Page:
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Michael Jordan: Isiah Thomas second-best PG ever, but would’ve affected Dream Team’s harmony

Michael Jordan and Isiah Thomas

ORLANDO, FL - FEBRUARY 9: Michael Jordan #23 talks with teammate Isiah Thomas #11 of the Eastern Conference All Stars during the NBA All Star Game played on February 9, 1992 at the Orlando Arena in Orlando, Florida. NOTE TO USER: User expressly acknowledges and agrees that, by downloading and/or using this Photograph, user is consenting to the terms and conditions of the Getty Images License Agreement. Mandatory Copyright Notice: Copyright 1992 NBAE (Photo by Nathaniel S. Butler/NBAE via Getty Images)

NBAE via Getty Images

Isiah Thomas remains the most controversial exclusion from the Dream Team.

Even decades after the 1992 Olympics, Michael Jordan is still explaining it.

Thomas was a reasonable omission on merit. He wasn’t as accomplished as the players – Larry Bird, Magic Johnson, Jordan – who made it on career achievements. On a sharp decline from his peak, Thomas was also no longer clearly better than the players who made it on current ability.

Thomas also would’ve been a reasonable inclusion on merit. He was close in both categories – career accomplishments and current ability. Nobody would’ve blinked if the combination elevated Thomas onto the team.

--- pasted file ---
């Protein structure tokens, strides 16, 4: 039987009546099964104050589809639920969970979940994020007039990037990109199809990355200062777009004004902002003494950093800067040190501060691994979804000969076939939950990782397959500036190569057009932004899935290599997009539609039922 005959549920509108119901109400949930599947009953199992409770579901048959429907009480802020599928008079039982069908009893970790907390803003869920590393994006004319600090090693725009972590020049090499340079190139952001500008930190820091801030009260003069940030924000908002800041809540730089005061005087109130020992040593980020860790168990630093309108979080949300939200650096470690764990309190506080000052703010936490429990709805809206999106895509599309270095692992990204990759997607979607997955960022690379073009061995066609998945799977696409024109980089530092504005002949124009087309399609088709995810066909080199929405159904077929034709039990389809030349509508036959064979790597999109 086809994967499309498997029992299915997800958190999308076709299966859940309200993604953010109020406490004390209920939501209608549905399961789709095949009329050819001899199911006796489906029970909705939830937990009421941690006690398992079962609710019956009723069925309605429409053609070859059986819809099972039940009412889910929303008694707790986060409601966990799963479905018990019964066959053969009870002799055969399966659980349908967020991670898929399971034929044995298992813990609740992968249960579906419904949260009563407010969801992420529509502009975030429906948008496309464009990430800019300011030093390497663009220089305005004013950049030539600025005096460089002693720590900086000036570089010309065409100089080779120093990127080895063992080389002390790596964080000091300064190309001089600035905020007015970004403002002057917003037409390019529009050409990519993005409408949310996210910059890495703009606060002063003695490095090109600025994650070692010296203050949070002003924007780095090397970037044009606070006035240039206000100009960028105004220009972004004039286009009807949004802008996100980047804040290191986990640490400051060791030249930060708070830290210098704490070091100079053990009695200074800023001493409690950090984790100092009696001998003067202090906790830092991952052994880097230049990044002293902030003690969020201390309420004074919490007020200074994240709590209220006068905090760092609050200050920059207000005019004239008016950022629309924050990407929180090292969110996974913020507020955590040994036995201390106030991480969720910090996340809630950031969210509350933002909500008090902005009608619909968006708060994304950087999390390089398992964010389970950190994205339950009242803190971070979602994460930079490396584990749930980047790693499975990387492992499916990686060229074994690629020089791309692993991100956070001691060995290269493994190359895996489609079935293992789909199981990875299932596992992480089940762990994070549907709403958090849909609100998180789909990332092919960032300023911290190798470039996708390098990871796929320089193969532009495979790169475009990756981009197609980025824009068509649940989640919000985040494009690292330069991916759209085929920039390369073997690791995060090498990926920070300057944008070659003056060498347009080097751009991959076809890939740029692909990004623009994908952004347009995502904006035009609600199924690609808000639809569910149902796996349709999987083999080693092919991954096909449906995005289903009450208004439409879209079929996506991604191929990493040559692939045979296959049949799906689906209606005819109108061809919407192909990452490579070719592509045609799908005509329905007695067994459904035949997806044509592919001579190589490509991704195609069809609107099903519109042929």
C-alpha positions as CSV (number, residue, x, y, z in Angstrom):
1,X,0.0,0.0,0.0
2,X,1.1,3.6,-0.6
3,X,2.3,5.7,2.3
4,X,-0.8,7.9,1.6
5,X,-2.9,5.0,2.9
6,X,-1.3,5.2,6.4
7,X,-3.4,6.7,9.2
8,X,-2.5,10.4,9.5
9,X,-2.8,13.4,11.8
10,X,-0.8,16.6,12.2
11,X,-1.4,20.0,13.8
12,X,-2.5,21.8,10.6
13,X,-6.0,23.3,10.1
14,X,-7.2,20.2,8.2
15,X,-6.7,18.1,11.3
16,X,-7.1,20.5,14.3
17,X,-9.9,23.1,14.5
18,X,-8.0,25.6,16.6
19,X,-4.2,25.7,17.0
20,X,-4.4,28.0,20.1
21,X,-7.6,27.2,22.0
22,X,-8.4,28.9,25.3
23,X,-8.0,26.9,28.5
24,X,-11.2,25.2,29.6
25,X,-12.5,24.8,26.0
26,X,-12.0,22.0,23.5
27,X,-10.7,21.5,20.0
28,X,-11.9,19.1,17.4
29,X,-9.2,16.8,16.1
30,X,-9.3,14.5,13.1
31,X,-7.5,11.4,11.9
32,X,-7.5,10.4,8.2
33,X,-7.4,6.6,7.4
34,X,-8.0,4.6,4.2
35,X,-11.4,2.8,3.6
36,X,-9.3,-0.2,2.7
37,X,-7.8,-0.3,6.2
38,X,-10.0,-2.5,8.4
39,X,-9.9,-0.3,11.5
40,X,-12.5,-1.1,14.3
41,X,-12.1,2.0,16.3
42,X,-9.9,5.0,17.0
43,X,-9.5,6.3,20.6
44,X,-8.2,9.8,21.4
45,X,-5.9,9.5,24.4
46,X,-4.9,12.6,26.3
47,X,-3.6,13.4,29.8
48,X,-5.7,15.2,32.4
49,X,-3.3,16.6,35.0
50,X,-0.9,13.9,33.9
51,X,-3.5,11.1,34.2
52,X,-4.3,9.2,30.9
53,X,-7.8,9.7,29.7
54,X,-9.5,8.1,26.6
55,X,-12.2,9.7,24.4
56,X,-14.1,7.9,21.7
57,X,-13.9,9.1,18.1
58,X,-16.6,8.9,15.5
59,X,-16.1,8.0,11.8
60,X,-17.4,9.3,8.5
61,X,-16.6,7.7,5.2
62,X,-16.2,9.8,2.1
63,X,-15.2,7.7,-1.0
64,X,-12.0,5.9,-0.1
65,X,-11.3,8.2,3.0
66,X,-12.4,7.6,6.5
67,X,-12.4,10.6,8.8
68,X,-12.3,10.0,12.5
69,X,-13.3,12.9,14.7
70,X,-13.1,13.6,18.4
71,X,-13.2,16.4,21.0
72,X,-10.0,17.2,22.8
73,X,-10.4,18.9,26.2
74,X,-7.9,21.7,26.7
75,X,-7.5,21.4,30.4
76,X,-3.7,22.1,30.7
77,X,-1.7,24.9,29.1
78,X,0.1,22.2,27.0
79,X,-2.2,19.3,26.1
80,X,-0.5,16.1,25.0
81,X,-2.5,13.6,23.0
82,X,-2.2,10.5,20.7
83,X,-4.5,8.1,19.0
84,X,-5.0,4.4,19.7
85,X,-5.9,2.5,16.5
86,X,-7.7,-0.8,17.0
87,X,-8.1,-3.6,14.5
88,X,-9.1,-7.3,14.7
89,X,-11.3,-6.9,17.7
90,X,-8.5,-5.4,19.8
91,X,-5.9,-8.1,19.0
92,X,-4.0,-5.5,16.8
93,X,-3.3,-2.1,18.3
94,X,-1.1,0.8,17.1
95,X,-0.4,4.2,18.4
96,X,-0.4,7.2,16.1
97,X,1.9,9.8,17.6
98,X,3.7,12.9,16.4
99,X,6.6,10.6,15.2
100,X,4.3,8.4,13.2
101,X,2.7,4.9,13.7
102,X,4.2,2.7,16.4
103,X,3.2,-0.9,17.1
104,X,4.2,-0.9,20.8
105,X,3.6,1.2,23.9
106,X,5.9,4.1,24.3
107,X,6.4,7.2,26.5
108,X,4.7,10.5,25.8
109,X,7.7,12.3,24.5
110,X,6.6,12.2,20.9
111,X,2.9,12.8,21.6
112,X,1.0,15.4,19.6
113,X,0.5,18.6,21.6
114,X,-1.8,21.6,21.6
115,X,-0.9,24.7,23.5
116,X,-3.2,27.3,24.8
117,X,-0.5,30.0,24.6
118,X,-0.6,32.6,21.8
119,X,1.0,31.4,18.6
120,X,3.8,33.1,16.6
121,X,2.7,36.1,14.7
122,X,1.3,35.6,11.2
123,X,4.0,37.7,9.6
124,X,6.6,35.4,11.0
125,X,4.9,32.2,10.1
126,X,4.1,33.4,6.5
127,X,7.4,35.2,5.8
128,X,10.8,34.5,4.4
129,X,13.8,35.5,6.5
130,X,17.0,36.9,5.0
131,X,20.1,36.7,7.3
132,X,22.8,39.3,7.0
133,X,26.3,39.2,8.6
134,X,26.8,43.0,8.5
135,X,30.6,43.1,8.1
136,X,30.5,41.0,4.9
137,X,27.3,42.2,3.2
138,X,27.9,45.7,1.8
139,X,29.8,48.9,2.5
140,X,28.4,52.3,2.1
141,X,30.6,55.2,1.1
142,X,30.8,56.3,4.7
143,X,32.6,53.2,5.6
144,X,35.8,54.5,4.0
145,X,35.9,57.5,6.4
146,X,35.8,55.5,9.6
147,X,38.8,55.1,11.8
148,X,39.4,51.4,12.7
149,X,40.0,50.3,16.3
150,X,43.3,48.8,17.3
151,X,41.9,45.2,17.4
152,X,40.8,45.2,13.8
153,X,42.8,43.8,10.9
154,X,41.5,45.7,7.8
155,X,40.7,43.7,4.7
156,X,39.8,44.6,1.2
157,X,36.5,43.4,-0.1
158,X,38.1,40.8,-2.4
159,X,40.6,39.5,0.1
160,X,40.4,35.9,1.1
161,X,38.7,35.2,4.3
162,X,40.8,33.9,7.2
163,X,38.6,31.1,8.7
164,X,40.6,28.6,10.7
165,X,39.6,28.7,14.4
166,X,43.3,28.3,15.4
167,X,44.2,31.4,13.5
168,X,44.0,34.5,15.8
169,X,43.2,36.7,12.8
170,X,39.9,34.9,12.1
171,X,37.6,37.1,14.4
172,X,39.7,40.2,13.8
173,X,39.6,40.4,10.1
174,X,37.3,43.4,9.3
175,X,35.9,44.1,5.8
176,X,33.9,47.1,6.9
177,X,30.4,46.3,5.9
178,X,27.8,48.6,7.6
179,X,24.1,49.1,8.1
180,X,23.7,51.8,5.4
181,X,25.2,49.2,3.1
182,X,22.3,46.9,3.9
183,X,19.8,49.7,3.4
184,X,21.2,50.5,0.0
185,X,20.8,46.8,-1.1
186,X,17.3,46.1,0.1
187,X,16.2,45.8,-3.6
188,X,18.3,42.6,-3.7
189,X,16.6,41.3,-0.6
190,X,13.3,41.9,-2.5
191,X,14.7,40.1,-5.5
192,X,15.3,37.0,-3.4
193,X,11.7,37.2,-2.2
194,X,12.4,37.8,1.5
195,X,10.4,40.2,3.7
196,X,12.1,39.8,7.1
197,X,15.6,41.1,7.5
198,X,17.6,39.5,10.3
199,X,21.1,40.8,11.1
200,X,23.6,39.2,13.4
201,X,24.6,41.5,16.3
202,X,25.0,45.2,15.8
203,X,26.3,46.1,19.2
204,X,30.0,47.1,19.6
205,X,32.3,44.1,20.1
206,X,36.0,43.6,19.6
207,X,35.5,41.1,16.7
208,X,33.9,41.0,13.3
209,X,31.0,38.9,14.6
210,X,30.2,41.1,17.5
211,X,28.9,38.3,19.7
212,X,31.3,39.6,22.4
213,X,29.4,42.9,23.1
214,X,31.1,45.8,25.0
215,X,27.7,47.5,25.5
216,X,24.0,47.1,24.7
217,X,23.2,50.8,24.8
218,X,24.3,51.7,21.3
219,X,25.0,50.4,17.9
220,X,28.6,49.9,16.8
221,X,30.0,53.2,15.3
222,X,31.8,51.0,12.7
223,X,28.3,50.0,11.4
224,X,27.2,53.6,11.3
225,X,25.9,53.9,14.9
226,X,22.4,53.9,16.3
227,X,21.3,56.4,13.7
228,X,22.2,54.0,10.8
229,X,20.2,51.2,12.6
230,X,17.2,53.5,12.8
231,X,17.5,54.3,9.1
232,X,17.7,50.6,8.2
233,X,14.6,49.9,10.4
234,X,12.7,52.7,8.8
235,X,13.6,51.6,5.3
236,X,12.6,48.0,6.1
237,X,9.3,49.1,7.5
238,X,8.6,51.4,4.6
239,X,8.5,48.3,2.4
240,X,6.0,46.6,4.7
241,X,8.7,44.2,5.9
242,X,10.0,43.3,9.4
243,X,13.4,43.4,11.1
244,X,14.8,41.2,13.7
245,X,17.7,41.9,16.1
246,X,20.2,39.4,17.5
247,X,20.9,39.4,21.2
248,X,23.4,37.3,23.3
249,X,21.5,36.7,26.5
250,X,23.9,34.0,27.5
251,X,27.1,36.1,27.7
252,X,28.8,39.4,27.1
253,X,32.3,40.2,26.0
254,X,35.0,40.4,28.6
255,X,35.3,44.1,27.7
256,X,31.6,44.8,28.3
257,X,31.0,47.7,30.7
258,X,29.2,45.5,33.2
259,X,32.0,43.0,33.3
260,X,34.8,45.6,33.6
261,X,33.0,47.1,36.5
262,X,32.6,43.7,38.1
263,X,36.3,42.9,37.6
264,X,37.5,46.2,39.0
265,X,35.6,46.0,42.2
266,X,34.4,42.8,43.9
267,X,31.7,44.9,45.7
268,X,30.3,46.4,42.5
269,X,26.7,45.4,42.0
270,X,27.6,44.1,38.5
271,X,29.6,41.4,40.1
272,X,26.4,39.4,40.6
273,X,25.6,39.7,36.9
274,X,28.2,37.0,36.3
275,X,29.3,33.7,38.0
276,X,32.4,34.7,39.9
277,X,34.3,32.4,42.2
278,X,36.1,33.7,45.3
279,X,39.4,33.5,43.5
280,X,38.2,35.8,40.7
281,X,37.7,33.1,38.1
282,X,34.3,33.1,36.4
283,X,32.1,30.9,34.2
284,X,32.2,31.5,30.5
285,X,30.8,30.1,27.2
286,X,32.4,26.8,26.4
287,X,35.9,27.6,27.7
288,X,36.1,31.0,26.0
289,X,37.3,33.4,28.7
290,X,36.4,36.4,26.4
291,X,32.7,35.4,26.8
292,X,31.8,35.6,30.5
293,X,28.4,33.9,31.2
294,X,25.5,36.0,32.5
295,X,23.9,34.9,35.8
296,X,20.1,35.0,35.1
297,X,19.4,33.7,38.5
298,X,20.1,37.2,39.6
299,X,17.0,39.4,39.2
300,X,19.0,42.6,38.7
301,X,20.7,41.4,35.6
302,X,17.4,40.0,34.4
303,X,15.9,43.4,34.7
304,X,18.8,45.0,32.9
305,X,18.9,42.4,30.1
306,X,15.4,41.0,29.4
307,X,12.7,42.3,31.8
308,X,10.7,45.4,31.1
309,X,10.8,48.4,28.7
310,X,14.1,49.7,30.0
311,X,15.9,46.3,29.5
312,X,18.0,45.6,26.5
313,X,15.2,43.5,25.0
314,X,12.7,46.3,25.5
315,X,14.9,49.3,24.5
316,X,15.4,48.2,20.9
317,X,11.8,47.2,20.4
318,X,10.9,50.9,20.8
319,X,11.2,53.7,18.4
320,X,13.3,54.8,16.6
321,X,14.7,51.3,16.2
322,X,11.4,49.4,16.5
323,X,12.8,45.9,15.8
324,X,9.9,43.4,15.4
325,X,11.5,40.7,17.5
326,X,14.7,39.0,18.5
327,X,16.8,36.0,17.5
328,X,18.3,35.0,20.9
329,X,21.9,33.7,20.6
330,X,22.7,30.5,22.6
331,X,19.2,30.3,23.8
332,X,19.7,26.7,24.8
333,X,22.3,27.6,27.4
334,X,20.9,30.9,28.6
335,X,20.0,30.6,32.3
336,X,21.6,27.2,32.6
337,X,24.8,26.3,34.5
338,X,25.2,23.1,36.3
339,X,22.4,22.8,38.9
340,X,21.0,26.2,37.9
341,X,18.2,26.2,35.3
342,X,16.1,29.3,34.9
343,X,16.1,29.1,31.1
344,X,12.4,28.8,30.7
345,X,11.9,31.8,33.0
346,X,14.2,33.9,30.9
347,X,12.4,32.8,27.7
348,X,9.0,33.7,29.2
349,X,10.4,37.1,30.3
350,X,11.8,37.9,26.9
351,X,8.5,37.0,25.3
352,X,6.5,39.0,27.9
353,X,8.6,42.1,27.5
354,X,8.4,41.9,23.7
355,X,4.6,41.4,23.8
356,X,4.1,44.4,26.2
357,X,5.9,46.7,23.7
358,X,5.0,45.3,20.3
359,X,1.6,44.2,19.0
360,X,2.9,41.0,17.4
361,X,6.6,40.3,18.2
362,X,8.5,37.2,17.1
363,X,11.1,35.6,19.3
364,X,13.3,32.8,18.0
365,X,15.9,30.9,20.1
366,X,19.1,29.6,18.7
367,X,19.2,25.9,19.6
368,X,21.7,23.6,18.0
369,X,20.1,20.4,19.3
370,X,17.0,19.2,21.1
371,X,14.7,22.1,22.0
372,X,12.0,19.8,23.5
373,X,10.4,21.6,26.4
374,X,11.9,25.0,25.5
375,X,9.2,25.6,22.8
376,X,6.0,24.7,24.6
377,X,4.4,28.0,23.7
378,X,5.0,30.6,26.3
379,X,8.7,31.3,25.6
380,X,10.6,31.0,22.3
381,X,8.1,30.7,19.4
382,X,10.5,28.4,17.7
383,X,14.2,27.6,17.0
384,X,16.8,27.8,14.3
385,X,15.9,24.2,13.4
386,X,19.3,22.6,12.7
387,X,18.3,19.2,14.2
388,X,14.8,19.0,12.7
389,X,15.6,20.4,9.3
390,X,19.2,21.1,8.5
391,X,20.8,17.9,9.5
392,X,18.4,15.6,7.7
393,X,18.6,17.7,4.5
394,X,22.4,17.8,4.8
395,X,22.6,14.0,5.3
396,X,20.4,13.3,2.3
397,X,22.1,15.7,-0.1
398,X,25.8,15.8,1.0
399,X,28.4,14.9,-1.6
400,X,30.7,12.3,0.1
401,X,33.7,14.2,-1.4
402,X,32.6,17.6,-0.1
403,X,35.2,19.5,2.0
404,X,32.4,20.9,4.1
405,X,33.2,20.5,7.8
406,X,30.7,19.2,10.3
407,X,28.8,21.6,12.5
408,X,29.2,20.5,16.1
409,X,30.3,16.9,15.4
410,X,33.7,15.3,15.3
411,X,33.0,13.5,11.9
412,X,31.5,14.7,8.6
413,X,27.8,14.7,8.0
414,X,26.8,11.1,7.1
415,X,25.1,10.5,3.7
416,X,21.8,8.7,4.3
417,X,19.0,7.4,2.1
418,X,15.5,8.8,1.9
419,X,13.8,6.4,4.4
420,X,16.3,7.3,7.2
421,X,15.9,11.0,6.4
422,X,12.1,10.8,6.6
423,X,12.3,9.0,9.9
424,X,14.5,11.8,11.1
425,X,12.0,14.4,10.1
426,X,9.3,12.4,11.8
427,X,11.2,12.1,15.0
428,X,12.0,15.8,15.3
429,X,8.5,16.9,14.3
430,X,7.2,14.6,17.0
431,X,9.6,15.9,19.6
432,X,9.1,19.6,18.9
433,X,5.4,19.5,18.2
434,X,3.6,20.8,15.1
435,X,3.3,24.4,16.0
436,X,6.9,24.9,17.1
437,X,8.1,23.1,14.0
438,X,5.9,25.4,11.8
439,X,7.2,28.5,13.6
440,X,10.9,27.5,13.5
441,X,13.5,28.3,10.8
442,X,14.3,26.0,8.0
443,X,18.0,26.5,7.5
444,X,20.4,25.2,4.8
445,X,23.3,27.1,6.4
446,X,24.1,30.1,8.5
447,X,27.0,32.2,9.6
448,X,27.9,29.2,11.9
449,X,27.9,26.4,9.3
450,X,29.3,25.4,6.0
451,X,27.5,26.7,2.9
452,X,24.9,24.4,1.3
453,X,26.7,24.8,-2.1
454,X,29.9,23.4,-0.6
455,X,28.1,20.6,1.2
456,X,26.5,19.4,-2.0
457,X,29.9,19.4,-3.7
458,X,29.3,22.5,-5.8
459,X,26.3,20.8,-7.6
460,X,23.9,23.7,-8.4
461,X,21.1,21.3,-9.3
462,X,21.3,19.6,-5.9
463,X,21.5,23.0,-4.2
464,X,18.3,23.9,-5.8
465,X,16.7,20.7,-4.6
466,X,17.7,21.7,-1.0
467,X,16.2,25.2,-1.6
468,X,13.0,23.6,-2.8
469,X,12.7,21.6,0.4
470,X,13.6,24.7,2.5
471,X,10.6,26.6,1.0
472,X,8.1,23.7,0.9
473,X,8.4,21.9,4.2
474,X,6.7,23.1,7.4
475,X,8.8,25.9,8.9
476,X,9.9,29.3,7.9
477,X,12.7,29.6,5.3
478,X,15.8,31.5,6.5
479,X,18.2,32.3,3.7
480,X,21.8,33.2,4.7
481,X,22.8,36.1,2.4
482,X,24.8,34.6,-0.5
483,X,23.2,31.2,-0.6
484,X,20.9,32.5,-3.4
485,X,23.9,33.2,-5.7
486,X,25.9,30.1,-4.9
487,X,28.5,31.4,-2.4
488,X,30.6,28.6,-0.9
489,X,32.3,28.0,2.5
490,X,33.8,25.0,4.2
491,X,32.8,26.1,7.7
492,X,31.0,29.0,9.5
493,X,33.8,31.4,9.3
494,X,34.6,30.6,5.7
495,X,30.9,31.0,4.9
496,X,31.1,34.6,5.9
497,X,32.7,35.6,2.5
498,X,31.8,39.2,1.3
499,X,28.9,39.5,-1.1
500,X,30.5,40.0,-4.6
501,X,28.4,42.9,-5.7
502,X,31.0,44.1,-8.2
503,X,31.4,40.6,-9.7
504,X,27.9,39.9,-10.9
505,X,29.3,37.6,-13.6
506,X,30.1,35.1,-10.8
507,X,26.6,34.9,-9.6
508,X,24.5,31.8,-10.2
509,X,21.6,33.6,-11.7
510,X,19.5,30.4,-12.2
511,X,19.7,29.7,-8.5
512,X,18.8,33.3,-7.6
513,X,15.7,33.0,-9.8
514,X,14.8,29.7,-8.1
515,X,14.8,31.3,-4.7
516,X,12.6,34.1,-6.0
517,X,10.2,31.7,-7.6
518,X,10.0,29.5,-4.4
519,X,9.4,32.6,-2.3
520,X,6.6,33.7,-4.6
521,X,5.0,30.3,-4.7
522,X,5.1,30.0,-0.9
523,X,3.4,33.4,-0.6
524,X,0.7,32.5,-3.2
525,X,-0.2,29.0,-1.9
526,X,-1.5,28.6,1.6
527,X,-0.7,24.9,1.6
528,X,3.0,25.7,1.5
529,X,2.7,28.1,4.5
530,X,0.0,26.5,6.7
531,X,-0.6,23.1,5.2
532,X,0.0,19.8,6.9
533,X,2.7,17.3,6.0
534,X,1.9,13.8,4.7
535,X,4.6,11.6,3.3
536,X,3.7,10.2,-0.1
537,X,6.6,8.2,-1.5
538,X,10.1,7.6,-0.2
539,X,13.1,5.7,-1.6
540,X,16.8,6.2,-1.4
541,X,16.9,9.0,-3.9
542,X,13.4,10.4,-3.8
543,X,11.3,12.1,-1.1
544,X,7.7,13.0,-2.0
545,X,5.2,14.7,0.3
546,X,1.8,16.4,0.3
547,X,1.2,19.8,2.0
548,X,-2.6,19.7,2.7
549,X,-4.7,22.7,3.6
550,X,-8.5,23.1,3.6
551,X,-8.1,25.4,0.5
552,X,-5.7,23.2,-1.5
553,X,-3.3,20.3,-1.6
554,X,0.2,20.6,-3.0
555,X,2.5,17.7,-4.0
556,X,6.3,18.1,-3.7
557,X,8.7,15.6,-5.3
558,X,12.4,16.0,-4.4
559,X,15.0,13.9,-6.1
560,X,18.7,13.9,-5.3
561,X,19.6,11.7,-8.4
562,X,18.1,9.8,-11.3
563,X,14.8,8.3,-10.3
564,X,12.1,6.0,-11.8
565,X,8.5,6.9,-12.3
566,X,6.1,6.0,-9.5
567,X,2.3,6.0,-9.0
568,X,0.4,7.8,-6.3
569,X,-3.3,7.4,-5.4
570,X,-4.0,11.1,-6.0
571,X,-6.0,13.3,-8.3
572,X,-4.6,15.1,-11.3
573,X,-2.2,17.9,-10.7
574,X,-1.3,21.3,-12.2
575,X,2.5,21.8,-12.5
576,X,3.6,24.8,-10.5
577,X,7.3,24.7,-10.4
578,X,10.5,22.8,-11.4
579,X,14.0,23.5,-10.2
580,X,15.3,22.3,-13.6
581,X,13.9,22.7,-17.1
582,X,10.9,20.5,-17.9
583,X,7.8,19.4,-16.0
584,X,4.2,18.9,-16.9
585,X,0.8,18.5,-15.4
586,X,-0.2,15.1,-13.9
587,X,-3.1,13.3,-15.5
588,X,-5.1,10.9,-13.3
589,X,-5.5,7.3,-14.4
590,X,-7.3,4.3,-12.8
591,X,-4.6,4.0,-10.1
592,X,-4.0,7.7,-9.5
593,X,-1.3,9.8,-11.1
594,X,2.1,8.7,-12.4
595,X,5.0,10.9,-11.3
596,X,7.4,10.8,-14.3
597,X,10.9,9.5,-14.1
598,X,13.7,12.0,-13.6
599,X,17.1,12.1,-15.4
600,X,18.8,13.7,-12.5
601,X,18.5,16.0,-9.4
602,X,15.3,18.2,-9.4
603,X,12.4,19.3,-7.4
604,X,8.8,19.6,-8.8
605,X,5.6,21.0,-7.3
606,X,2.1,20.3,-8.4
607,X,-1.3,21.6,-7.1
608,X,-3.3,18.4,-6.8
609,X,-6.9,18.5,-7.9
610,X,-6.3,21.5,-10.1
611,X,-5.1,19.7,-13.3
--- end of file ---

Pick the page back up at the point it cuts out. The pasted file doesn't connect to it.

But everyone clearly wanted to accommodate Jordan, the NBA’s golden boy. And Jordan loathed (loathes) the Bad Boys Pistons after their battles with his Bulls. So, it’s hard to believe politics didn’t factor in keeping Thomas – a marginal choice – off the roster.

Jordan in “The Last Dance” documentary:

I respect Isiah Thomas’ talent. To me, the best point guard of all-time is Magic Johnson, and right behind him is Isiah Thomas. No matter how much I hate him, I respect his game.
The Dream Team, based on the environment and the camaraderie that happed on that team, it was best harmony. Would Isiah have made a different feeling on that team? Yes.

That’s high praise from Jordan, especially considering Jordan’s animosity toward Thomas. It’s also too strong.

I would definitely rank Stephen Curry ahead of Thomas. Curry has more MVPs (two to zero) and championships (three to two) than Thomas. This isn’t the first time Jordan slighted Curry.

And that’s before getting into more controversial selections like Chris Paul (who has been more effective than Thomas on both ends of the floor but hasn’t matched Thomas’ deep-playoff accomplishments) and John Stockton (whose peak wasn’t quite as high as Thomas’ but had a FAR longer prime). I’d rank both ahead of Thomas.

As far as the Dream Team…

Thomas was a fierce competitor who went hard at his opponents. He was interested in beating, not befriending.

But you know else fit that description? Jordan, Johnson, Bird… practically everyone on the Dream Team. Like the rest, Thomas could be affable in certain environments.

Change any member of a 12-person group, and the dynamic changes. The players got along great at the 1992 Olympics. It’s hard to imagine it going much better.

But if Thomas were included, it probably wouldn’t have gone much differently, either.